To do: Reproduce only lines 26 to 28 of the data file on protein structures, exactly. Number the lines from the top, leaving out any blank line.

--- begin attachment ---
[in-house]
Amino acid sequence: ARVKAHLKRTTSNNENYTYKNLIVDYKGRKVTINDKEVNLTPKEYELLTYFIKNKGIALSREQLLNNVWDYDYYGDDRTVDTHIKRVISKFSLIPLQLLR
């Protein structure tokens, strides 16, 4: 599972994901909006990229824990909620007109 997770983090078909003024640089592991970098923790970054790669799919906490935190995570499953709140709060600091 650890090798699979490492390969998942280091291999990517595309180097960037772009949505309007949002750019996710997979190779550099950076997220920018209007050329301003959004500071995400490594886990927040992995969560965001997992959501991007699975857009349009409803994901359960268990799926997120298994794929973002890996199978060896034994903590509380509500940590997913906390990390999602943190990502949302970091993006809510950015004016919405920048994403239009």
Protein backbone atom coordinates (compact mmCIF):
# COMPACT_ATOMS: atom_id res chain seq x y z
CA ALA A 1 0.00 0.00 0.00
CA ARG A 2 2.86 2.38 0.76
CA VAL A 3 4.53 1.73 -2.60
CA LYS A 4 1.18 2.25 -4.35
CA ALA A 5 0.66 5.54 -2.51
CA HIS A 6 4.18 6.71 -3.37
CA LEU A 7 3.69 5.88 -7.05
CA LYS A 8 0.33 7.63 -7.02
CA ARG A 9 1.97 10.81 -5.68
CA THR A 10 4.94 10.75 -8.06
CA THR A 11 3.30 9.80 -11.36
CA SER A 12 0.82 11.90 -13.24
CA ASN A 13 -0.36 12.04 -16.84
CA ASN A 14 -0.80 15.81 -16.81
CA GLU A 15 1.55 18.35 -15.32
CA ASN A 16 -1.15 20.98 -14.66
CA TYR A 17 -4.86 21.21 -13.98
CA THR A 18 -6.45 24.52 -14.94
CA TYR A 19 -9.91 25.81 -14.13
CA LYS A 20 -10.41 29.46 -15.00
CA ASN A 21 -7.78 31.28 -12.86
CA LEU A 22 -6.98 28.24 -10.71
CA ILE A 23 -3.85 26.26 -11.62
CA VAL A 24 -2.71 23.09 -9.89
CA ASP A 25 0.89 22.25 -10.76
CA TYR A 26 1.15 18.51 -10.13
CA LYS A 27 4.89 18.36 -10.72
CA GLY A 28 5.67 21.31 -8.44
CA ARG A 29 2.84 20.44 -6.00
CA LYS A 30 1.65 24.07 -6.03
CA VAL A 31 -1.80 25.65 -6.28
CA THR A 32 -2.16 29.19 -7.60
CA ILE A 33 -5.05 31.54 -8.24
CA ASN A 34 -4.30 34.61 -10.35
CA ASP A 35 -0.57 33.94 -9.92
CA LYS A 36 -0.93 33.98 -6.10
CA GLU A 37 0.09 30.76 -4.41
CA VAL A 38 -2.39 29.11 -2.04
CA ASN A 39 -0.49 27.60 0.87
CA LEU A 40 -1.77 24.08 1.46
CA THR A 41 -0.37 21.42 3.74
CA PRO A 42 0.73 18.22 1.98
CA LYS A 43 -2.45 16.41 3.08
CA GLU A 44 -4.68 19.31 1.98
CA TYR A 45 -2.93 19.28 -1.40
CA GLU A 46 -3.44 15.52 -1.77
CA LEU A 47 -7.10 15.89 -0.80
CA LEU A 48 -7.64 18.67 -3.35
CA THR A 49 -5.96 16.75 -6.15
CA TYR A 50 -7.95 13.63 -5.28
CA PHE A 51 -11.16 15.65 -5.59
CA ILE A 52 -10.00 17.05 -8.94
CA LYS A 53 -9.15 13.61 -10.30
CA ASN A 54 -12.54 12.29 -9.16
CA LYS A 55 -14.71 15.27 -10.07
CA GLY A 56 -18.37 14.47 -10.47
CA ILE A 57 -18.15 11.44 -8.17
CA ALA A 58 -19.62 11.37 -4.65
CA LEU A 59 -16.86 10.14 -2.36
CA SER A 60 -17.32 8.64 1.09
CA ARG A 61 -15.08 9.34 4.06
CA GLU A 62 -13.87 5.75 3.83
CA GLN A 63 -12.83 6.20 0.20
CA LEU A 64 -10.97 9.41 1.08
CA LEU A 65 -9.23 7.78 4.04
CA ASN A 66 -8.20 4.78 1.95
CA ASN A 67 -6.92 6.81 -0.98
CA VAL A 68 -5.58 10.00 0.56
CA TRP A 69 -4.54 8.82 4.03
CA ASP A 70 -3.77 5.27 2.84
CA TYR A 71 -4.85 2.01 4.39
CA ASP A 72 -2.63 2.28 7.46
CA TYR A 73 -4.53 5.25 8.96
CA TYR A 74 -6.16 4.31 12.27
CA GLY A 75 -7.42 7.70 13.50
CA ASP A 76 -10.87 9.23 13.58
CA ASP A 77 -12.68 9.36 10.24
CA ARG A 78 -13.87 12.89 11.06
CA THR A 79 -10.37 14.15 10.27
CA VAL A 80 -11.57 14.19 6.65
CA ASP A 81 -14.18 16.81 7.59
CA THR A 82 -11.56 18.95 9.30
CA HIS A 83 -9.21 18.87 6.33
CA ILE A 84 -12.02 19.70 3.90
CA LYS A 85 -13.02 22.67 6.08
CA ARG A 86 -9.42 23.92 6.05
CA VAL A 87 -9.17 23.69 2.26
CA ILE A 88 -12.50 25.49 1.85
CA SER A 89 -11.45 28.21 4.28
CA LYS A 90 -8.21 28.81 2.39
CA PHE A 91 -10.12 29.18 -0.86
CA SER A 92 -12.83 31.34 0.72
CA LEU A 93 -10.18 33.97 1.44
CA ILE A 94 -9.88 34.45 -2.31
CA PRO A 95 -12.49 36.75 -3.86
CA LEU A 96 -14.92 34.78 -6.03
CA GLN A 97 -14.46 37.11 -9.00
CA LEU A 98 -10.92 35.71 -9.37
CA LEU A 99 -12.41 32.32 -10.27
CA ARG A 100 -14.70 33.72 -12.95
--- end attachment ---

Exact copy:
CA ASN A 21 -7.78 31.28 -12.86
CA LEU A 22 -6.98 28.24 -10.71
CA ILE A 23 -3.85 26.26 -11.62